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Endometriosis - the facts

All you need to know about endometriosis, from its symptoms to possible treatments and its likely impact on fertility and pregnancy
What is endometriosis?

During each menstrual cycle endometrial tissue develops in the womb in preparation for the implantation of a fertilised egg, if conception doesn't occur this lining is then shed as part of menstruation.

Endometriosis is a condition in which endometrial tissue develops outside the womb, most frequently in the fallopian tubes, ovaries, on the outer side of the womb and on the ligaments that support the uterus, however it can also develop outside the pelvis on the bowel, bladder, intestines, vagina or rectum and less frequently in other areas of the body.

Throughout a menstrual cycle the endometrial tissue that develops outside the womb goes through the same changes as tissue in the womb, progressively thickening and then shedding. Problems occur because when this tissue is shed at the end of a cycle it doesn't have any way of leaving the body and so irritates surrounding tissue, causing scar like 'adhesions' to form. It is the build up of these adhesions that cause the pain and discomfort associated with endometriosis.

What are the symptoms of endometriosis?

Frequently endometriosis is only diagnosed when a woman experiences trouble conceiving as many of its characteristic symptoms are similar to those associated with other conditions.

The type and extent of symptoms experienced as a result of endometriosis vary from woman to woman and aren't necessarily indicative of the severity of the condition as, depending on the location of the adhesions, mild endometriosis can cause extreme discomfort and vice versa.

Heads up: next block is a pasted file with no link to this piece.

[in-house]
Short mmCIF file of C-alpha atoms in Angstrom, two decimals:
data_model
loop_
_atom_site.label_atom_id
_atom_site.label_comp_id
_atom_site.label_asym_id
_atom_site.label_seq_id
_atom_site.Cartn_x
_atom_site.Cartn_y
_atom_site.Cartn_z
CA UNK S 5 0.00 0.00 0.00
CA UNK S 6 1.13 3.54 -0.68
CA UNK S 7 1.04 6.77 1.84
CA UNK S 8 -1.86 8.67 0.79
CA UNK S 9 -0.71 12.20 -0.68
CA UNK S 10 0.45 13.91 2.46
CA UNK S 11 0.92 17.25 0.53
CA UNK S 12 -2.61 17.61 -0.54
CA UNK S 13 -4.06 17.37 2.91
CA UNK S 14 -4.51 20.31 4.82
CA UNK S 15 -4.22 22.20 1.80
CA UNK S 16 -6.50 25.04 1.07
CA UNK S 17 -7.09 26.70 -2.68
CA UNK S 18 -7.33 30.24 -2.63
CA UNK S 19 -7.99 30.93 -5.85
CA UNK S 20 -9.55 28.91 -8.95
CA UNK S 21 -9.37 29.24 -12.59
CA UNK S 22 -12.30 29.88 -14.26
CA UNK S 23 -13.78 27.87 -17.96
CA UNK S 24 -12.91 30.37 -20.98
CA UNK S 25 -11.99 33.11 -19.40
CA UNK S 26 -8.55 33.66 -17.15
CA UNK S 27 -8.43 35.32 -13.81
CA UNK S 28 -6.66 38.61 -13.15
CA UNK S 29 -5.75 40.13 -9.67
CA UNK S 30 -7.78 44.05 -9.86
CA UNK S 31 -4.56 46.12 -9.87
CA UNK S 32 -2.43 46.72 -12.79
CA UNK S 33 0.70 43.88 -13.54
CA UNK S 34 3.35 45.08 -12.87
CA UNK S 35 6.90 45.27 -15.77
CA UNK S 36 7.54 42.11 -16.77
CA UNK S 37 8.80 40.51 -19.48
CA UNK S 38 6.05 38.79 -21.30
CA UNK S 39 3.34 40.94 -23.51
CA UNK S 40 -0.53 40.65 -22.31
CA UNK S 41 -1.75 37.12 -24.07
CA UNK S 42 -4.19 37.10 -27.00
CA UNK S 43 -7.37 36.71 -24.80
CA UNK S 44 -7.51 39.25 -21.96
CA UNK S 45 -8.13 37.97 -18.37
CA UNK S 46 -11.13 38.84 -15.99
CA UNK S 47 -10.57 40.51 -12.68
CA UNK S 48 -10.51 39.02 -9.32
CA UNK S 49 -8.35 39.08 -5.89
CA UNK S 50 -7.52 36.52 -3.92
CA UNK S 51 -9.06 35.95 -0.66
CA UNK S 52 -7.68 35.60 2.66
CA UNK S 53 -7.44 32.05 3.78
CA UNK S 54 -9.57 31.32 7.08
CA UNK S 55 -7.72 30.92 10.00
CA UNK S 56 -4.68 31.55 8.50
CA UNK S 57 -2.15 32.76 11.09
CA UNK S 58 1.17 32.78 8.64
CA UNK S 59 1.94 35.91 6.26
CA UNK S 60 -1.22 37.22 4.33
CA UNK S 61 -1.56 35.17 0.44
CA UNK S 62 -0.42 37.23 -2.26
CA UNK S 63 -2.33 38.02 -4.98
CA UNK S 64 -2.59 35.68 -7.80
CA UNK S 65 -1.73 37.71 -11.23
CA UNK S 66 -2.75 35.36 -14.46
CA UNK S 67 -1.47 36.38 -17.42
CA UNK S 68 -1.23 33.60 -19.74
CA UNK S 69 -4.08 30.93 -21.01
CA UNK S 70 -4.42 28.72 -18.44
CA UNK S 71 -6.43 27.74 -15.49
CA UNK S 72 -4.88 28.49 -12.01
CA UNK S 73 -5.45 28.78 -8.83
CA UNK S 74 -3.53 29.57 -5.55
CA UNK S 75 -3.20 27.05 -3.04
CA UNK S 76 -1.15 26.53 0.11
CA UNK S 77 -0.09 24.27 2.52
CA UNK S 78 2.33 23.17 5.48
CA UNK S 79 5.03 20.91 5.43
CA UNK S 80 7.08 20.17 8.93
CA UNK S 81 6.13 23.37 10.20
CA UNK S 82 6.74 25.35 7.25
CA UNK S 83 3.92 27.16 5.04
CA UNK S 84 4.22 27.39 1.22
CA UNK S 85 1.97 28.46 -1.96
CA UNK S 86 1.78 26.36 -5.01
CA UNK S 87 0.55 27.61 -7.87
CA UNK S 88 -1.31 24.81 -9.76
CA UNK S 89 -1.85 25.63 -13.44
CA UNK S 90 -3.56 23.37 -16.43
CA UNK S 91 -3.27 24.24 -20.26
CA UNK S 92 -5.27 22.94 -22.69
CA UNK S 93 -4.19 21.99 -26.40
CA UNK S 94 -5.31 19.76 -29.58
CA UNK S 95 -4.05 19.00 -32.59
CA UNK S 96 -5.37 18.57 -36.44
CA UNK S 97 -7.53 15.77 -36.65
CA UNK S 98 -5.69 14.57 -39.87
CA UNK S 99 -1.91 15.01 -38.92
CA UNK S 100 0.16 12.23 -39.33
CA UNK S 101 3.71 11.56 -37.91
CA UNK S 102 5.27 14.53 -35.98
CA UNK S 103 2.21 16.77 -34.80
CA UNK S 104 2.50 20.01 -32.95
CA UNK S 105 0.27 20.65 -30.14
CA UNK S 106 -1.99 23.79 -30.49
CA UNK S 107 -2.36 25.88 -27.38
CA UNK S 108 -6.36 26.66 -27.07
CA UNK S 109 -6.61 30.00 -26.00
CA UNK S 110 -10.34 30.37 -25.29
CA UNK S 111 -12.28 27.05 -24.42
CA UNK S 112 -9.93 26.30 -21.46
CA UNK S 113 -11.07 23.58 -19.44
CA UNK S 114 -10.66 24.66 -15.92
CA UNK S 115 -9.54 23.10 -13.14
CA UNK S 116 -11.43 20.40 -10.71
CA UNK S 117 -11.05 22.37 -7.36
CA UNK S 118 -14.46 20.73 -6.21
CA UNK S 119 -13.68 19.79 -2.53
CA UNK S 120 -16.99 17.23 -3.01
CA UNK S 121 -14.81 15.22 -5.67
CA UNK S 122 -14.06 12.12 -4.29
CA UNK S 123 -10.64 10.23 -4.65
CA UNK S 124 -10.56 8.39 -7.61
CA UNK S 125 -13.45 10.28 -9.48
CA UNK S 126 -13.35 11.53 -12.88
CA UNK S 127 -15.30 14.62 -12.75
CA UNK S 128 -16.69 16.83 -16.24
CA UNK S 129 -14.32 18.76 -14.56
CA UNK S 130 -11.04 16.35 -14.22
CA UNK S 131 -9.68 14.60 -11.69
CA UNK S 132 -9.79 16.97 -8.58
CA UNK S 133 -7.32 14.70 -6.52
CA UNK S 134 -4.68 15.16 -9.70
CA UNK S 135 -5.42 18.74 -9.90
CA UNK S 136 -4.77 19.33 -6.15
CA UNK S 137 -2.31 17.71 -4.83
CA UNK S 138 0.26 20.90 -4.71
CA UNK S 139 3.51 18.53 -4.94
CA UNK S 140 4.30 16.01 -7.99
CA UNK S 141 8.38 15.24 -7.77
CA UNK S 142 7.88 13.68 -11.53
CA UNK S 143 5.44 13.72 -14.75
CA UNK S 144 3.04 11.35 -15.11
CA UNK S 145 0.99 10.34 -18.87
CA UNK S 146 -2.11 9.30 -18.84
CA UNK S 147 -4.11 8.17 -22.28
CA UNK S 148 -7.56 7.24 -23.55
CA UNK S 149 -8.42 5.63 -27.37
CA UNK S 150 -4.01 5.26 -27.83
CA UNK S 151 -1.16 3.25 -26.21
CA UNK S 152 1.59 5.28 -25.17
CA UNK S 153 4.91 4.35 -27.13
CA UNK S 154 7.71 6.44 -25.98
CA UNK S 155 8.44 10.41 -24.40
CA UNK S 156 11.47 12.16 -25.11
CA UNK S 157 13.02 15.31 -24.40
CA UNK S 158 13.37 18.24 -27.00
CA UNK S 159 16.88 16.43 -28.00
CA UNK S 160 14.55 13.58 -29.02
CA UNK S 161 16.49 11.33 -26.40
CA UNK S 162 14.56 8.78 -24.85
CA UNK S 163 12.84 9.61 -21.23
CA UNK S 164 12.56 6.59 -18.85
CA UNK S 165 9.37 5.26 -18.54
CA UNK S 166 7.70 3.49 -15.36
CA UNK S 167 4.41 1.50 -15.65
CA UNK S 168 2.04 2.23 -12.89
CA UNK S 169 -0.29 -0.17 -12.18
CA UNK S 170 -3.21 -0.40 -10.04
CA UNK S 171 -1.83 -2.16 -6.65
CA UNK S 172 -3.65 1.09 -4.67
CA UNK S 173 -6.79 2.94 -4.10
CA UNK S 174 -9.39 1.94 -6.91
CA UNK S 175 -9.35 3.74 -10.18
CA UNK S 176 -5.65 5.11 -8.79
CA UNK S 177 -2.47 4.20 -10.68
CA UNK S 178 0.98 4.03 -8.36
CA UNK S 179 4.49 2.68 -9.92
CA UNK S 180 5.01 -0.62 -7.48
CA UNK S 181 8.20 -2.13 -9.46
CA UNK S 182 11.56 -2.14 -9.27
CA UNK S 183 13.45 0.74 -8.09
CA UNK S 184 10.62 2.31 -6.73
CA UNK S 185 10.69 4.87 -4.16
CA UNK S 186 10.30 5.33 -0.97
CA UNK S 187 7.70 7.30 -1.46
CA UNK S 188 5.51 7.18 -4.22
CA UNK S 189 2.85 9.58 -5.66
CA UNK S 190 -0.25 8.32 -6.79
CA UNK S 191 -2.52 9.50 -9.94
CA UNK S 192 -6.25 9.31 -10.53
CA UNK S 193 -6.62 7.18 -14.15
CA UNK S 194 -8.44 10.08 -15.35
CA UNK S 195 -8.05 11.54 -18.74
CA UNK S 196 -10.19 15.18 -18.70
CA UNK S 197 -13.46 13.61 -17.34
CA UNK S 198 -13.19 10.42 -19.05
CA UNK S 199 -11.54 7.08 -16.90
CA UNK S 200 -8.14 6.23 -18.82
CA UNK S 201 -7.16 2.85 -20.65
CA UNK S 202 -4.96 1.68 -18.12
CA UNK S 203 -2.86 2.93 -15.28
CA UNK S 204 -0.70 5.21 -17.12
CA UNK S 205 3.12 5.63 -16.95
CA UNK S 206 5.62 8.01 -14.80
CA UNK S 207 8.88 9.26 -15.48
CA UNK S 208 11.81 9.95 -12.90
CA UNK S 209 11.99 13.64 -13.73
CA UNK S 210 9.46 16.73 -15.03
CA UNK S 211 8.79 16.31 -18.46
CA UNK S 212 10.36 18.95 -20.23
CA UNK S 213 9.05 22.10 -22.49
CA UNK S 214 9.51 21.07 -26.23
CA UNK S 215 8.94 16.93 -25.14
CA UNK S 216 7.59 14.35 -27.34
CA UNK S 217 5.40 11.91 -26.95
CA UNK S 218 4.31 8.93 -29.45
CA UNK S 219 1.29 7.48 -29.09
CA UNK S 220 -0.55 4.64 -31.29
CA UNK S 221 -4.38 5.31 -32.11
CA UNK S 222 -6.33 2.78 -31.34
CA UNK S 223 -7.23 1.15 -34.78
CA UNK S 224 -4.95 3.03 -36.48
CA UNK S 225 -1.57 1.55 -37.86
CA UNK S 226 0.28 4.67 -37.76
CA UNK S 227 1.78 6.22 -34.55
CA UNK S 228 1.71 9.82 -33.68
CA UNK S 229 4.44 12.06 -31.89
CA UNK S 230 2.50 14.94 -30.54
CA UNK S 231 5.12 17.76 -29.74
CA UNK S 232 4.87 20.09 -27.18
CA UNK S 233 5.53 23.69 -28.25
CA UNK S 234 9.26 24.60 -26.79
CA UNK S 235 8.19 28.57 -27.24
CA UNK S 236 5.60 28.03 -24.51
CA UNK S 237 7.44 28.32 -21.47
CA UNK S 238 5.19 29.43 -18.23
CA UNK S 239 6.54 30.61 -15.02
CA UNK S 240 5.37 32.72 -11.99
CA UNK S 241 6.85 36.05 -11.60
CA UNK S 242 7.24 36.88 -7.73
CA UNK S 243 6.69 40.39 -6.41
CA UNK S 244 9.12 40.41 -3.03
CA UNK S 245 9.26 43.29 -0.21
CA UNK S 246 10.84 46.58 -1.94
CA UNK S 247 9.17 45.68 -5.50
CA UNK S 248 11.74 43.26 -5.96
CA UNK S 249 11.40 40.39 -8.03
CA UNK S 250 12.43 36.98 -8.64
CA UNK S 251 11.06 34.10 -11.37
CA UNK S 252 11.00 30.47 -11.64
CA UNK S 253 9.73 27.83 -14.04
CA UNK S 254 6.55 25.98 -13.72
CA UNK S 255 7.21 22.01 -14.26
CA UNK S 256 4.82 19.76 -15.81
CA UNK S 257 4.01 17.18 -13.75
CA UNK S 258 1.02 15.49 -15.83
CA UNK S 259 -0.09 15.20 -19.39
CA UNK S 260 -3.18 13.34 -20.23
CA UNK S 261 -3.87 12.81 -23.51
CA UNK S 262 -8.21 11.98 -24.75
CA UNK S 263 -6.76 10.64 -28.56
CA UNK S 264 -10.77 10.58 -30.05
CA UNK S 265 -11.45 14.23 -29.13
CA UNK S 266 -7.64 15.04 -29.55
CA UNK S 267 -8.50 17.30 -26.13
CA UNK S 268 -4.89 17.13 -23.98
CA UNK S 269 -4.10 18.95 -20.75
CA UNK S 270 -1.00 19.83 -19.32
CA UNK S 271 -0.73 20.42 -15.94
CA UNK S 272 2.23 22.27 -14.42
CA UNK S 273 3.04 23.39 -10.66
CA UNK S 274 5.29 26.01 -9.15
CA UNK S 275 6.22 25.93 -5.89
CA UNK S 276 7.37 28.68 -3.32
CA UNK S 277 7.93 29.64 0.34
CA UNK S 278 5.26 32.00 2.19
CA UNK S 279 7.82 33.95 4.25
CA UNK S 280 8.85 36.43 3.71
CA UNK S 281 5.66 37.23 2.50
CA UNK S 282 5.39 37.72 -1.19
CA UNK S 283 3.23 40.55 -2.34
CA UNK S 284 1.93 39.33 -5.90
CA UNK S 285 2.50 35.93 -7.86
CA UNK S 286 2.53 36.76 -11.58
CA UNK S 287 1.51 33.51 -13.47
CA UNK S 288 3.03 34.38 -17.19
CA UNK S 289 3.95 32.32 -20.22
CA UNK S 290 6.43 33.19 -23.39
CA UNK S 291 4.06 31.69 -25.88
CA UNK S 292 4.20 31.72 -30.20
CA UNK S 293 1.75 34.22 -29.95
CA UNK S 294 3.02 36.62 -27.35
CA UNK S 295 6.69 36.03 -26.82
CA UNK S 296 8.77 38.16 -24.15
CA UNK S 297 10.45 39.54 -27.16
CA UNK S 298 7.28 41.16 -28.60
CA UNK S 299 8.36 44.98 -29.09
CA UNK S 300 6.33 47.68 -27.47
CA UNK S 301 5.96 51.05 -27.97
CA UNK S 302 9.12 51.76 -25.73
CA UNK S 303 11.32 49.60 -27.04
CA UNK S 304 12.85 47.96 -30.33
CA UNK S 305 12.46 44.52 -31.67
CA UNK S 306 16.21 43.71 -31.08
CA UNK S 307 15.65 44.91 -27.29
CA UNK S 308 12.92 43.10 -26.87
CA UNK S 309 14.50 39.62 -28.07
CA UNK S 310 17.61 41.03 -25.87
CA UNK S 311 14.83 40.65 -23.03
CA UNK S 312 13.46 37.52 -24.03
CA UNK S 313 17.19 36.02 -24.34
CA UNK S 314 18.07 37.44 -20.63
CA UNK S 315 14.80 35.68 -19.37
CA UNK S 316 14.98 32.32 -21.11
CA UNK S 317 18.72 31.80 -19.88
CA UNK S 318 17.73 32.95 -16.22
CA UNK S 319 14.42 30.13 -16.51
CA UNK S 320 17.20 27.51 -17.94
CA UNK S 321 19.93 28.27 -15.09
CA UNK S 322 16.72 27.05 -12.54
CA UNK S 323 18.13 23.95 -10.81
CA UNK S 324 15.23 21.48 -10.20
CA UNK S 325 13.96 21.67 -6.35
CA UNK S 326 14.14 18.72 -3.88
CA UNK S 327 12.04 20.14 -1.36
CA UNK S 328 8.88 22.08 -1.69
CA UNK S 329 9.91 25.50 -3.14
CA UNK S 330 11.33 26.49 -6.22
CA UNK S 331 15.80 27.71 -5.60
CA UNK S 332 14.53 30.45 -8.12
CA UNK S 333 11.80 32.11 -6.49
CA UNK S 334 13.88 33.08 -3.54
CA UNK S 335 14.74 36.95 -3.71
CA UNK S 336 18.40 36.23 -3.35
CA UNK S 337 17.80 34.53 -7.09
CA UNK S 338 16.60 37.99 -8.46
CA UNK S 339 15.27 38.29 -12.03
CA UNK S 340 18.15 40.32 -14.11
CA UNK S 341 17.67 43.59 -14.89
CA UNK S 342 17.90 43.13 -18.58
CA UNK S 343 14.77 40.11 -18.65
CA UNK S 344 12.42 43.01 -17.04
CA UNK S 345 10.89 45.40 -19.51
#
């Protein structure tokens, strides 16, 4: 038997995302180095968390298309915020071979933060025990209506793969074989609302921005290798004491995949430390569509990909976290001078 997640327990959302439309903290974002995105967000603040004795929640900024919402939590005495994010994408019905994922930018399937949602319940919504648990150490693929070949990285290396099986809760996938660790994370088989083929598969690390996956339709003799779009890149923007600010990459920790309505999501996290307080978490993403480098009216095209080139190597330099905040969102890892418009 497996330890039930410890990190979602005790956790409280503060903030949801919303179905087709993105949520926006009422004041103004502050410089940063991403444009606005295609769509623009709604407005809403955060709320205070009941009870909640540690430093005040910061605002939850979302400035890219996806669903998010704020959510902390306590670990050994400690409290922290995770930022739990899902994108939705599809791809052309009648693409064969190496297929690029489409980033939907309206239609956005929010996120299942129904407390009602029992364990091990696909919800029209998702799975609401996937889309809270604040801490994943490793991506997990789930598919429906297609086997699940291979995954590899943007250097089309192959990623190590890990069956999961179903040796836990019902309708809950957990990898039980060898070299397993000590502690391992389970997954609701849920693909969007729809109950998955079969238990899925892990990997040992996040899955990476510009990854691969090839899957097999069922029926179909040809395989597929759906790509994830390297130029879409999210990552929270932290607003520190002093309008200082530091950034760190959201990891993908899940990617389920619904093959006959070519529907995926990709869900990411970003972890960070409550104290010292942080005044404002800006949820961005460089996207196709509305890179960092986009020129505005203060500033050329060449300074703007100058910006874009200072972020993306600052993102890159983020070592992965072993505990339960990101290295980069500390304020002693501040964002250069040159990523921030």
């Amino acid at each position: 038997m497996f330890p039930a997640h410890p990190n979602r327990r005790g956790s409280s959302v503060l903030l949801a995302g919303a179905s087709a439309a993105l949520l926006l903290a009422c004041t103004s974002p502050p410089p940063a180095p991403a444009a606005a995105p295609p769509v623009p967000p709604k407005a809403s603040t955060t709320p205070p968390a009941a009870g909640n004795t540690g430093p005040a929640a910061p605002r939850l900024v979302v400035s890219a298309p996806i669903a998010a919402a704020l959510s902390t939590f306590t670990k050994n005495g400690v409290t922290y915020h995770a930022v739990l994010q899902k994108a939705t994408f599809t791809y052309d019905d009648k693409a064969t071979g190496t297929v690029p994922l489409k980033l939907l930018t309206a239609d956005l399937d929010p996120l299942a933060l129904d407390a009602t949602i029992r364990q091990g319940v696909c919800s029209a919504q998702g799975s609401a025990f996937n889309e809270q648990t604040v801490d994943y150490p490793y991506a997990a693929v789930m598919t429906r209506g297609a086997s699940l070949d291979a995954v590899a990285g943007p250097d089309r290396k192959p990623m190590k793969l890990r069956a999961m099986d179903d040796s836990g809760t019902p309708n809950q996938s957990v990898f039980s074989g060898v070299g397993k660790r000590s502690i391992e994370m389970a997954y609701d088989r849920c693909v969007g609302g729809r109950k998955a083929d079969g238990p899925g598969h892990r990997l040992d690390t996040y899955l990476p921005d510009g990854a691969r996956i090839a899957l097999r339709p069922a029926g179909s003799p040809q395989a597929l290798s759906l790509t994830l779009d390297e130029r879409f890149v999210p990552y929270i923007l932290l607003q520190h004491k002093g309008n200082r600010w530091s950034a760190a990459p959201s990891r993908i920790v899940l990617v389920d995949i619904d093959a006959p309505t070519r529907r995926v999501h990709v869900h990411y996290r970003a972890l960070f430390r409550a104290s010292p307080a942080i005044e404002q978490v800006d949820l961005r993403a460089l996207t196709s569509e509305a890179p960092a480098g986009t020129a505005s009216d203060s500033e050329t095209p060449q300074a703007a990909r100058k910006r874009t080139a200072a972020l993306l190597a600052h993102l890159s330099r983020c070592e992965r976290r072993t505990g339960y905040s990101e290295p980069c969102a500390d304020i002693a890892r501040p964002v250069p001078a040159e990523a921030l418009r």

Symptoms typically associated with endometriosis include:
  • Severe pelvic pain before and during menstruation

  • Pain during intercourse

  • Painful bowel movements often with symptoms of irritable bowel syndrome and bleeding from the rectum, this tends to be at its worst just before and during menstruation

  • Pain urinating especially before or during a period

  • Irregular periods, prolonged bleeding, spotting or very heavy periods

  • Lower back pain with pain in the abdomen, buttocks and legs

  • Depression, extreme tiredness and a lack of energy
What causes endometriosis to develop?

Currently there is no one definitive explanation as to why endometriosis develops, although a number of theories have been put forward as explanations. These include:
  • A genetic predisposition to endometriosis that is passed down through generations and makes some women more susceptible than others to this condition.

  • Retrograde menstruation where blood flows backwards into the fallopian tubes during a period causing endometrial tissue to implant outside the uterus.

  • Exposure to environmental toxins such as dioxins.

  • An immune dysfunction that means some women's bodies are unable to block the growth of endometrial tissue outside the womb.
How is endometriosis diagnosed?

On average it takes 8 years for endometriosis to be diagnosed, according to charity Endometriosis UK, simply because there are no symptoms specific only to this condition. However, despite this statistic it's important to get diagnosed as soon as possible, especially if you are trying to conceive as more endometrial tissue develops each menstrual cycle that passes, so the longer its left without treatment the more severe it becomes.

If you think you could be suffering from endometriosis itÂ’s recommended that you keep a diary of your symptoms for at least three months so that your doctor can see patterns in the discomfort you're experiencing and has a more solid platform from which to begin diagnosis.